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Book Cover ISBN Number 1-928729-46-0
Basic Fluid Mechanics (Fifth Edition)

by David C. Wilcox
Published: DCW Industries, Inc. (December 2012)
Hardcover, 894 pages, 4.5 lb.
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F. B. Gessner, University of Washington
"I am particularly impressed with the clarity and thoroughness of each topic covered in the text...[The] problem solutions on the CD are among the best I have seen...My students would second these comments without reservation."

R. N. Meroney, Colorado State
"I had a great experience with `Basic Fluid Mechanics' for a Civil Engineering class in fluid mechanics. Several surveys held during the semester asking how the students liked the book produced uniformly great responses. This is fantastic since I have had uniform dissatisfaction with more than 5 other texts over the past 10 years."

F. K. Browand, USC
"The solution manual is so thorough it serves as an additional teaching aid. And best of all, the solutions have been done by the author."

A. Nadim, Boston University
"I have found 'Basic Fluid Mechanics' by David Wilcox to provide some of the clearest expositions of the fundamental concepts in fluid dynamics. The book is ideal for preparing undergraduate students for advanced work (e.g. graduate study) in fluid mechanics."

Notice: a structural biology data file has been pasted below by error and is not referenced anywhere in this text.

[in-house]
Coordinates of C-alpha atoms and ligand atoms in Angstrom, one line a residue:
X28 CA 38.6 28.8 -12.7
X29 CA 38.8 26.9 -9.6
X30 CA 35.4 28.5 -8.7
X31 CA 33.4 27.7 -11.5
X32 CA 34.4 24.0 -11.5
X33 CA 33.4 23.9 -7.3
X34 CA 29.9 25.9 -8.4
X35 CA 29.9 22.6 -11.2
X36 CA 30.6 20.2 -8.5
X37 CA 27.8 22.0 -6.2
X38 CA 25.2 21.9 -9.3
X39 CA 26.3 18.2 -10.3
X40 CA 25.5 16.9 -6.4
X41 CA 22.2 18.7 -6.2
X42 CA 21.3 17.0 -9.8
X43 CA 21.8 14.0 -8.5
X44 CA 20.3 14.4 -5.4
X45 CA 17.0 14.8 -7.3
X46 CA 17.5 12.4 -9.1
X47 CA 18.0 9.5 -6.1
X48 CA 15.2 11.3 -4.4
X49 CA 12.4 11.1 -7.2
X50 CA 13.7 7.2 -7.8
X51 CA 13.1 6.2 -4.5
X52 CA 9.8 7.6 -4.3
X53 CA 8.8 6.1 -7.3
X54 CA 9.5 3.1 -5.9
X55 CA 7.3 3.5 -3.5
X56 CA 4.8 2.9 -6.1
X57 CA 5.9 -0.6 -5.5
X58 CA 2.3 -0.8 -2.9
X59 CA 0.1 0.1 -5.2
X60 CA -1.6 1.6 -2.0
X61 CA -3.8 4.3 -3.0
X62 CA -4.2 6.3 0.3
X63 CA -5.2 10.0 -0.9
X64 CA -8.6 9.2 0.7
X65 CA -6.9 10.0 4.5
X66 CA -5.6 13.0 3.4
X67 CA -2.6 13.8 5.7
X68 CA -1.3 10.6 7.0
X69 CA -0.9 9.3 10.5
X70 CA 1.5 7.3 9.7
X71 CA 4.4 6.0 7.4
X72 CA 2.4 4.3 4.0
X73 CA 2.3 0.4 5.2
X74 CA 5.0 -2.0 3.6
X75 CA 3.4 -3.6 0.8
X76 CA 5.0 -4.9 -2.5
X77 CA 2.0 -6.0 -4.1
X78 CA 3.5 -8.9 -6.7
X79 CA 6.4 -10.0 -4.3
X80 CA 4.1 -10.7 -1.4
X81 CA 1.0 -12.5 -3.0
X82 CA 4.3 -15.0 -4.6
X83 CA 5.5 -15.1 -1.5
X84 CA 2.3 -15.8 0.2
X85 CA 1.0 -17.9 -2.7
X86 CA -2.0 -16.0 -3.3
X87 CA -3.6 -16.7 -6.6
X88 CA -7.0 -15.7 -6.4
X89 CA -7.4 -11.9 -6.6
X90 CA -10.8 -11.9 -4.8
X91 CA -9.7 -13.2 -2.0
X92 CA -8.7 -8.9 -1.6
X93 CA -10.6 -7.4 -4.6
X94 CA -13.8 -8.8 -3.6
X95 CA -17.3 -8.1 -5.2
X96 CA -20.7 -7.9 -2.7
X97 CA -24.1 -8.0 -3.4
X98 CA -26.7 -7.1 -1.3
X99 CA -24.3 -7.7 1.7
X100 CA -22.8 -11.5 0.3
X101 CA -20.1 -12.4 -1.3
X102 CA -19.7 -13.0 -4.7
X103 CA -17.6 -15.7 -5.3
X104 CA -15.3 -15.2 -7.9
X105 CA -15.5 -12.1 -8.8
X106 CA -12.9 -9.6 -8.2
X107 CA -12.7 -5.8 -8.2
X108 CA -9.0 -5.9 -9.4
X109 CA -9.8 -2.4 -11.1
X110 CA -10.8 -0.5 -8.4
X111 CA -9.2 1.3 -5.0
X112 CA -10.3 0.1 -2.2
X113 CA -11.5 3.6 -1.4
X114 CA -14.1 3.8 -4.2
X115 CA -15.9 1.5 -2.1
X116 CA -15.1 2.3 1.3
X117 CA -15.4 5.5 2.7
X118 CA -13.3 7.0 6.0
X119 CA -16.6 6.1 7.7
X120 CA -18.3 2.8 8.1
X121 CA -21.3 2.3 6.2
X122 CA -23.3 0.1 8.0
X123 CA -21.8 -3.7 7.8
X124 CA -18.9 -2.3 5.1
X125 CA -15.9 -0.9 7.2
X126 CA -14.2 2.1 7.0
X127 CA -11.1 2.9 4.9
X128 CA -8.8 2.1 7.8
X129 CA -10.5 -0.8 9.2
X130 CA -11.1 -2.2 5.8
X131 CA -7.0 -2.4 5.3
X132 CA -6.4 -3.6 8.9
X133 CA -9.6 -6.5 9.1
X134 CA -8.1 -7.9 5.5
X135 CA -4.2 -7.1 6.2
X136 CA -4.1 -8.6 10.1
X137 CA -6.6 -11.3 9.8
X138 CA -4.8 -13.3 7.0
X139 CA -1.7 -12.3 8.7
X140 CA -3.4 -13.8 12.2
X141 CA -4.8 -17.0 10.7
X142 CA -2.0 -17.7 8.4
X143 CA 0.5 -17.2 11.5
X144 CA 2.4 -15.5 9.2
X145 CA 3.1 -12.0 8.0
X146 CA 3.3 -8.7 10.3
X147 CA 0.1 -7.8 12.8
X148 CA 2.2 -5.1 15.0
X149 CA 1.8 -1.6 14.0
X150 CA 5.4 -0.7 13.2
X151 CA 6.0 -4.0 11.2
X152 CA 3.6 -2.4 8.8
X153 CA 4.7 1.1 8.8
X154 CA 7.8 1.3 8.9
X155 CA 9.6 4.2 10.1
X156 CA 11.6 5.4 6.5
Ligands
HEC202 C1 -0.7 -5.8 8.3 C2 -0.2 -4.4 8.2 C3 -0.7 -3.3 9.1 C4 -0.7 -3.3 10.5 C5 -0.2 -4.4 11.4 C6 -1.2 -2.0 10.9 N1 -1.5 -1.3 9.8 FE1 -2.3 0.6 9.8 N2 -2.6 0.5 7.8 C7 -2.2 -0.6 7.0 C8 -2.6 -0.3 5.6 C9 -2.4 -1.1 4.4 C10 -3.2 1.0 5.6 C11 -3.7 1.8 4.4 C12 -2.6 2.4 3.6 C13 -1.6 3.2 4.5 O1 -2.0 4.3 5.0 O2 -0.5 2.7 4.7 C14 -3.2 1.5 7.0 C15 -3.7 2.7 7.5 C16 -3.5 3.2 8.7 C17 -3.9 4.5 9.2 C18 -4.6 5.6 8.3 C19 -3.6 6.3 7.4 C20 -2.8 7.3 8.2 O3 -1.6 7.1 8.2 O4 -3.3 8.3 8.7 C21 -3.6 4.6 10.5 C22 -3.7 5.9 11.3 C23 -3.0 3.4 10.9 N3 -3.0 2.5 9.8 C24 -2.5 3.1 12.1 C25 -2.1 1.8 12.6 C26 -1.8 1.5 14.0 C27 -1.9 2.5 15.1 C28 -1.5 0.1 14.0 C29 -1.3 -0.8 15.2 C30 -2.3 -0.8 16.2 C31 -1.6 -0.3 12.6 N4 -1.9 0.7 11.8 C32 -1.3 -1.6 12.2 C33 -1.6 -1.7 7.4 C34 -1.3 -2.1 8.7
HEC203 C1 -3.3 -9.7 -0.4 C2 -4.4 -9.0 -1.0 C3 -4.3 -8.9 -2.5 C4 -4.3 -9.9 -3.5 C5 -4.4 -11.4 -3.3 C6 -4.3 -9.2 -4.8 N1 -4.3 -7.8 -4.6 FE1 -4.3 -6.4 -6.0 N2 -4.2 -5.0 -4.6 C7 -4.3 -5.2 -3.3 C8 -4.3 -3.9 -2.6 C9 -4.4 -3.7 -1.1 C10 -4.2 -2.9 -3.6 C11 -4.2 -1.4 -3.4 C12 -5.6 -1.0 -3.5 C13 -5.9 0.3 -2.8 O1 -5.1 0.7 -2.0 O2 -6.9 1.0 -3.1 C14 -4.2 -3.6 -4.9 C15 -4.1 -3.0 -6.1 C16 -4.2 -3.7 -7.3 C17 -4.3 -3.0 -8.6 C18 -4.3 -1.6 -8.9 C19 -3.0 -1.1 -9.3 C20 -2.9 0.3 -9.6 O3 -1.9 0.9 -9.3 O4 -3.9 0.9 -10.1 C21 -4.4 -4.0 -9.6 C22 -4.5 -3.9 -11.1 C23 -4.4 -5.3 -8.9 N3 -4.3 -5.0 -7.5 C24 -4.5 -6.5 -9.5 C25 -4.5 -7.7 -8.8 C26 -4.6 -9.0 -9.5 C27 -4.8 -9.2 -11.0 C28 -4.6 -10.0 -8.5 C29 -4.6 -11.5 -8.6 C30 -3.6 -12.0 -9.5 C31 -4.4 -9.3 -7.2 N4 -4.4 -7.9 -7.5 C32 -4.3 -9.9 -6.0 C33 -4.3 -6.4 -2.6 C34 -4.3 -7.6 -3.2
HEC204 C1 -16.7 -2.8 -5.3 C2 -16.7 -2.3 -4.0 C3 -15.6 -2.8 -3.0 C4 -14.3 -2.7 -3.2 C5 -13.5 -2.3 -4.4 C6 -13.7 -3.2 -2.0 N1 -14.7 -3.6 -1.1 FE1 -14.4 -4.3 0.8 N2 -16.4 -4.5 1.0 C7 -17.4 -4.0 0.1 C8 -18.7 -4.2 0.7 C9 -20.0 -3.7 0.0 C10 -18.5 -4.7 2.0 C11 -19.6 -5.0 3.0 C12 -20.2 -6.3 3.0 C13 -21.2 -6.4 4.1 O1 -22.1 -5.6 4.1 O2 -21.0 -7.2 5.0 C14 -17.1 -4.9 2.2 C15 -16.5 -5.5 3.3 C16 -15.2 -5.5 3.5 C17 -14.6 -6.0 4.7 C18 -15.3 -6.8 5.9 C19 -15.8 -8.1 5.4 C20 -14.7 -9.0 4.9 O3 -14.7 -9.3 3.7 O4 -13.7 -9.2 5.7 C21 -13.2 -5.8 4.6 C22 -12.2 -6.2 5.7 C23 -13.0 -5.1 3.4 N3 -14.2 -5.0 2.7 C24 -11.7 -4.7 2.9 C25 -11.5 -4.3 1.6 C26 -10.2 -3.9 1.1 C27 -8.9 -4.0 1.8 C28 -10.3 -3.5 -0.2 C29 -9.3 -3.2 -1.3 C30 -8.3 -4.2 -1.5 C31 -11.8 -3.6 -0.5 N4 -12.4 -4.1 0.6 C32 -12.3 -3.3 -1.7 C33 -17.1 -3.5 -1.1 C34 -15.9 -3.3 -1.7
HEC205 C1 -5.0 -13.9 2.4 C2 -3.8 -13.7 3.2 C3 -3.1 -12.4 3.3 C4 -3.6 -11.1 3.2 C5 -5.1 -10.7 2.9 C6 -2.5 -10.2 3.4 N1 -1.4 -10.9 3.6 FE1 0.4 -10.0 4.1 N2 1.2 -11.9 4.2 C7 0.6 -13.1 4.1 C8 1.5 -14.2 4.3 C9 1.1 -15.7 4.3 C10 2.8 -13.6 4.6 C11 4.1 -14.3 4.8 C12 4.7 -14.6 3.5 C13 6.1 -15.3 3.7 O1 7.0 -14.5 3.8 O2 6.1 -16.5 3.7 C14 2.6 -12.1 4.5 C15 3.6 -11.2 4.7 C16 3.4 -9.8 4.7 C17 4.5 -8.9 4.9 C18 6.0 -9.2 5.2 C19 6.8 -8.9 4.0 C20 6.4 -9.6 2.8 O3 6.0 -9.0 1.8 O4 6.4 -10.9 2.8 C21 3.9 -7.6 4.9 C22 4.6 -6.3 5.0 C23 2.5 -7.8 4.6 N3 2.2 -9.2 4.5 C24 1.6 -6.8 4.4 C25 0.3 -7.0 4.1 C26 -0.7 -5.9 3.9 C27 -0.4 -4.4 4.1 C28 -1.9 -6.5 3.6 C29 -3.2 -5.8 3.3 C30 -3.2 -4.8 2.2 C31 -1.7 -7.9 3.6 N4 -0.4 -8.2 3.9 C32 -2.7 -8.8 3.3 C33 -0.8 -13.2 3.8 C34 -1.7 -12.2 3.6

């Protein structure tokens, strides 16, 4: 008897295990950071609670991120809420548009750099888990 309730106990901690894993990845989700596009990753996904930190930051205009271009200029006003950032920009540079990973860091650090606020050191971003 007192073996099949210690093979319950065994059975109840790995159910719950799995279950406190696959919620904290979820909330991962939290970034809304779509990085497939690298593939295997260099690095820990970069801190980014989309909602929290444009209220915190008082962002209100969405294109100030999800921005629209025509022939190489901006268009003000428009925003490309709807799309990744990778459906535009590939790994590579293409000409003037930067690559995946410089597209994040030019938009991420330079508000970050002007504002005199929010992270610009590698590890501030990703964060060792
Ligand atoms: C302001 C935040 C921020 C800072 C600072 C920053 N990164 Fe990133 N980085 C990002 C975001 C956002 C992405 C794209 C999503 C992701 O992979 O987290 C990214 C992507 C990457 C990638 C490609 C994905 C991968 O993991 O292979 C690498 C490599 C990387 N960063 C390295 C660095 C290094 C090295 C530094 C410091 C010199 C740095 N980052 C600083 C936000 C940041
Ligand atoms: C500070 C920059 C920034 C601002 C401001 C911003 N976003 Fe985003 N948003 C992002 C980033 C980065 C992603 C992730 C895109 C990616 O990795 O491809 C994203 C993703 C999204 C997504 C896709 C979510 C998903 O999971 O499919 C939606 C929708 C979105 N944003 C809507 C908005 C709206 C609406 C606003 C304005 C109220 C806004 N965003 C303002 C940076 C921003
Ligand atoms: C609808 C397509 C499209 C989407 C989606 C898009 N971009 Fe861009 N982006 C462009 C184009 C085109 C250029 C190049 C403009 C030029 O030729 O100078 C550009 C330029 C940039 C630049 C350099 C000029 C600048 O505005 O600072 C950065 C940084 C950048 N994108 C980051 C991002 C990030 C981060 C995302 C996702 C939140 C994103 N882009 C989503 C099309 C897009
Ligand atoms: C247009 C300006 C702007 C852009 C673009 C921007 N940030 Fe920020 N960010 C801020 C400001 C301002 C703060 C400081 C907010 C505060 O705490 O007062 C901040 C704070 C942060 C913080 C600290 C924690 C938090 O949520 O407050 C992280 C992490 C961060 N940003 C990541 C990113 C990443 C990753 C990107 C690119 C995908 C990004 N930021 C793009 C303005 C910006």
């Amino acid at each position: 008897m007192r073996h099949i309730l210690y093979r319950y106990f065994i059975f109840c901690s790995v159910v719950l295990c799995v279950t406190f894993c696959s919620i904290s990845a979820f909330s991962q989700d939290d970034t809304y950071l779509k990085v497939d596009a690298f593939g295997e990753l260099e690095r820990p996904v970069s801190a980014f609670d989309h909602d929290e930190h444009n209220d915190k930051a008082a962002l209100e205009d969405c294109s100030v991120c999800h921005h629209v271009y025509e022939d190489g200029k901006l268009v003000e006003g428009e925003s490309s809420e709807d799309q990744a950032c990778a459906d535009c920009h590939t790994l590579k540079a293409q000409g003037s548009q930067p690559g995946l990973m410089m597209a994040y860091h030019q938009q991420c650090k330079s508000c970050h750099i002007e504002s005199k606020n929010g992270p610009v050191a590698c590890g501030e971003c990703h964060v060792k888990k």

What's New in the Fifth Edition of Basic Fluid Mechanics?...
The fifth edition of Basic Fluid Mechanics includes several enhancements, all inspired by input from students and professors who have used the fourth edition. The most notable revisions are as follows.

  • The discussion of dynamic similitude has been improved.
  • The presentation of the U. S. Standard Atmosphere has been expanded.
  • The discussion of accelerating control volumes has been simplified and clarified.
  • Numerous revisions have been made in the chapter on the energy principle.
  • New material has been added to the chapters on turbomachinery and on lift and drag.
  • The discussion of the Magnus force has been revised.
  • The number of homework problems has been increased, and more than half of the problems have been either revised or replaced by new ones.
The overall philosophy of striking a balance amongst analytical, computational and experimental aspects of fluid mechanics remains unaltered. Above all, the goal of the revisions has been to address the needs and desires of students who wish to learn the fundamentals of fluid mechanics.

An Antidote for Oversimplified Textbooks...